UN: crisis must not stop climate change action

WARSAW, Poland (AP) 14 October 2008 — Environment ministers agreed Tuesday that the world financial crisis must not halt efforts to combat global warming, a top United Nations climate official said.

Officials from the U.S., China, Canada, India, the European Union and more than 30 other countries met for two days of informal talks in Warsaw ahead of a climate conference in December.
"There was a very strong consensus that the current financial turmoil should not be an excuse to slow down action on climate change," Yvo de Boer, executive secretary for the U.N. Framework Convention on Climate Change, told The Associated Press after the talks.
"Many ministers said that addressing climate change can deliver important economic benefits that are important in the light of the current financial situation as well," de Boer added.
Scientists say the emission of carbon and other greenhouse gases, mostly from fossil fuels, must peak within 10 to 15 years and then drop sharply to avoid potentially catastrophic changes in the climate. More >>>

Tuesday, October 14, 2008

Inconvenient truths about global warming

VENICE -- October 14, 2008 -- I saw a colorful clothing advertisement on my way here. It said "global warming ready," and showed this city's famous San Marco square filled with parrots instead of pigeons. But if global warming proceeds at the current pace, the parrots of a newly tropical Europe will fly by overhead. For Venice could be well under water in future centuries.

Refugees fleeing the invasion of Germanic tribes in the 5th century could not have imagined when they first settled along this enchanted lagoon that their savior, the sea, could become their worst enemy.

Nowhere are the problems more obvious - the fragile lagoon against the background of chimneys spewing greenhouse gases on the mainland. It is not just a problem of industry lowering the water table that is causing Venice to sink. Rising sea levels worldwide will also have to be accounted for. Besides physical barriers to close the lagoon to floods, engineers here are seeking ways to help nature itself regenerate land. More >>>

Saturday, October 11, 2008

An Accurate Picture Of Ice Loss In Greenland

ScienceDaily (Oct. 10, 2008) — Researchers from TU Delft joined forces with the Center for Space Research (CSR) in Austin, Texas, USA, to develop a method for creating an accurate picture of Greenland’s shrinking ice cap. On the strength of this method, it is now estimated that Greenland is accountable for a half millimetre-rise in the global sea level per year.

The research was based on data from the German-American GRACE (Gravity Recovery and Climate Experiment) satellites, two satellites that have been orbiting the earth behind each other since mid-2002. Deviations in the earth’s gravitational field cause fluctuations in the distance between the satellites, which is measured to a precision of a millionth of a metre. As gravity is directly related to mass, these data can be used to plot changes in the earth’s water balance, such as the disappearance of the ice caps.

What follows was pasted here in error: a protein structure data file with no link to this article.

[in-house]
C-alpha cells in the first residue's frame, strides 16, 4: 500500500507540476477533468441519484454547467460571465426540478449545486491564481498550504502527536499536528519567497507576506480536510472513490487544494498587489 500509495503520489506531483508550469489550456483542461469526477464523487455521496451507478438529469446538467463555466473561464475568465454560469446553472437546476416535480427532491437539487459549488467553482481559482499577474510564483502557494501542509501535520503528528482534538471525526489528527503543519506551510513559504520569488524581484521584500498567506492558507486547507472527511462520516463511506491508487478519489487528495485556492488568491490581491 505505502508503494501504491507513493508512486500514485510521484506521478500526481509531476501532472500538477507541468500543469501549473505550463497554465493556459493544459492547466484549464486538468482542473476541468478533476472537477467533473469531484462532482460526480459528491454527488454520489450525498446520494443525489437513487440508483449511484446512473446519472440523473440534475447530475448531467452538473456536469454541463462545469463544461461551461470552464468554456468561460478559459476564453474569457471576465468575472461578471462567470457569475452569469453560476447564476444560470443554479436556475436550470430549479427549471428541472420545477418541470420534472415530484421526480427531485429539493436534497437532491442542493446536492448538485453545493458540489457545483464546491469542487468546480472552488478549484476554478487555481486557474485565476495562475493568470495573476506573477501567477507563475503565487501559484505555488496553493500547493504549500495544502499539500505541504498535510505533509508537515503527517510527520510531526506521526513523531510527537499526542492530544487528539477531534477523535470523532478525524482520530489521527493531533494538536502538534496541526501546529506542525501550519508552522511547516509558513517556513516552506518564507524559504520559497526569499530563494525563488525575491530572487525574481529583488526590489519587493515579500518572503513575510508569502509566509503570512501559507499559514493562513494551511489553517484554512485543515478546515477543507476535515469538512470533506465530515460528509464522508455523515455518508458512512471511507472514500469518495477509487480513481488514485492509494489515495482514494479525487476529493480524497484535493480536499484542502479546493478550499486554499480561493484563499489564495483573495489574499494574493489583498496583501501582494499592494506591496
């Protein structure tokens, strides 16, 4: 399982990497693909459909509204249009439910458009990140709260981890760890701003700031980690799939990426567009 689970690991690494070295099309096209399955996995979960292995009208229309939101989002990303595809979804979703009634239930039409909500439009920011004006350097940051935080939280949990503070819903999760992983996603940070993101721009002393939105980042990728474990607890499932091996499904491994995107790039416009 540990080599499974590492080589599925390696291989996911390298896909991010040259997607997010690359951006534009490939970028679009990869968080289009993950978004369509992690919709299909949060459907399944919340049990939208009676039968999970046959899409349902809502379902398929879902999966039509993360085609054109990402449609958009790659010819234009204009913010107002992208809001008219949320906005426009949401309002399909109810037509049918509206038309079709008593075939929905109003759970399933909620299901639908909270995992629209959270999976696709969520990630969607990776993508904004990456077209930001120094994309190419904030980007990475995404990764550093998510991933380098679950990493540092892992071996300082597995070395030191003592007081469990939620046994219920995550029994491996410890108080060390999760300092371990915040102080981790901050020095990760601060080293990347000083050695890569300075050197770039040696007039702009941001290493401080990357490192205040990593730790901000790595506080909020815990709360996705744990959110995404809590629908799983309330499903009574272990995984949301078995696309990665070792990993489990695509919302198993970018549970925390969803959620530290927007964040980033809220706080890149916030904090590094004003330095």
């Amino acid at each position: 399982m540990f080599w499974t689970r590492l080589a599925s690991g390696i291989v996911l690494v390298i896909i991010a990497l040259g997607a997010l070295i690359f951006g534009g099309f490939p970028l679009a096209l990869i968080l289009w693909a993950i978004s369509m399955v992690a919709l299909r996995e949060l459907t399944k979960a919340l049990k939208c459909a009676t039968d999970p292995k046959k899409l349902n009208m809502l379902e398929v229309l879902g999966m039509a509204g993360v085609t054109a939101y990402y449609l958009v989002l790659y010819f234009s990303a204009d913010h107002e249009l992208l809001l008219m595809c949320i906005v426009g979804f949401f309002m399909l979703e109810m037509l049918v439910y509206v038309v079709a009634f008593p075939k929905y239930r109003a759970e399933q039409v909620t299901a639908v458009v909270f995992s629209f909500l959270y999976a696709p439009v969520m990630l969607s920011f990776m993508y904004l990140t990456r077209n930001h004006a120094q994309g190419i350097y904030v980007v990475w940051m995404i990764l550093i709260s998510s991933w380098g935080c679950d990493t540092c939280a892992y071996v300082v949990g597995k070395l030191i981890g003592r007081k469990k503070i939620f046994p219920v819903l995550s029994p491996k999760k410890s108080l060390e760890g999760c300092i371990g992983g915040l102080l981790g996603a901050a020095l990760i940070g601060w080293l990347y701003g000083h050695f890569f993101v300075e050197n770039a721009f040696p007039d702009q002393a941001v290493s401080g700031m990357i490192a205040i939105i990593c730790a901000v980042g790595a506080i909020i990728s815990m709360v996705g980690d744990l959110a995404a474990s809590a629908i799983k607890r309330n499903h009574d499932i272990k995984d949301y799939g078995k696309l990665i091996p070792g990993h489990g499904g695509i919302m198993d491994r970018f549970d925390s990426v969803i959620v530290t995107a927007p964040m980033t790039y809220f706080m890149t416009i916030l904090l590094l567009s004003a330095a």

More >>>

Wednesday, October 8, 2008

NASA Scientist Says Global Warming Danger Amounts to 'Planetary Emergency'

October 8 2008 ; NASA climate scientist James Hansen was among the first to alert the public to the dangers of climate change. He did so at a congressional hearing conducted by then-Senator Tim Wirth.

"In 1988, he stepped to the front of the line of the scientific community to proclaim a human fingerprint on the earth's rising temperature," Wirth said. "It was a brave, a lonely leadership role he played then and he hasn't stopped for one day since."

At a Washington event recalling that hearing, Hansen said the world has long passed dangerous levels for greenhouse gasses in the atmosphere.

"We really have reached a point of a planetary emergency," Hanson said. "And it is because there are tipping points in the climate system which we are very close to and which, if we pass, the dynamics of the system can take over. So the momentum of the system will carry you to very large changes which are out your control." More >>>

Monday, October 6, 2008

Now is the time to tackle global warming - Stern

Tuesday October 7 2008: Lord Stern of Brentford has suggested the credit crunch might provide an opportunity to invest in measures to tackle global warming as a way of stimulating economic growth.

Speaking to the Guardian ahead of a speech to launch a new climate change economics centre at the London School of Economics, the author of the government's influential report on climate change, said there were "two kinds of danger" because of the current fears of recession.

"One [is] people can only concentrate on a limited number of things at the same time, and the second is people will be sensitive to cost increases, and those will have to be managed carefully," he said. "There's a danger: it needs leadership."

But, he said, the current problems could help boost investment in tackling climate change because they have highlighted the dangers of not tackling risks early enough, and could create much more international cooperation. More >>>

Thursday, October 2, 2008

Energizing Investors and Inovators to Think Outside the Grid

10.02.2008 “The issue of our time is the combination of energy security and climate change,” said former Congressman Sherwood Boehlert at “Thinking Outside the Grid: An Aggressive Approach to Climate and Energy,” a September 23, 2008, forum co-sponsored by Wilson Center On the Hill and the Environmental Change and Security Program.

Boehlert noted that the energy security-climate change nexus has received more attention lately, due to record gas prices; successful advertisement campaigns like that of Texas oil magnate-turned-wind farm entrepreneur T. Boone Pickens; and bestselling books like Thomas Friedman’s Hot, Flat, and Crowded: Why We Need a Green Revolution—and How It Can Renew America. More >>>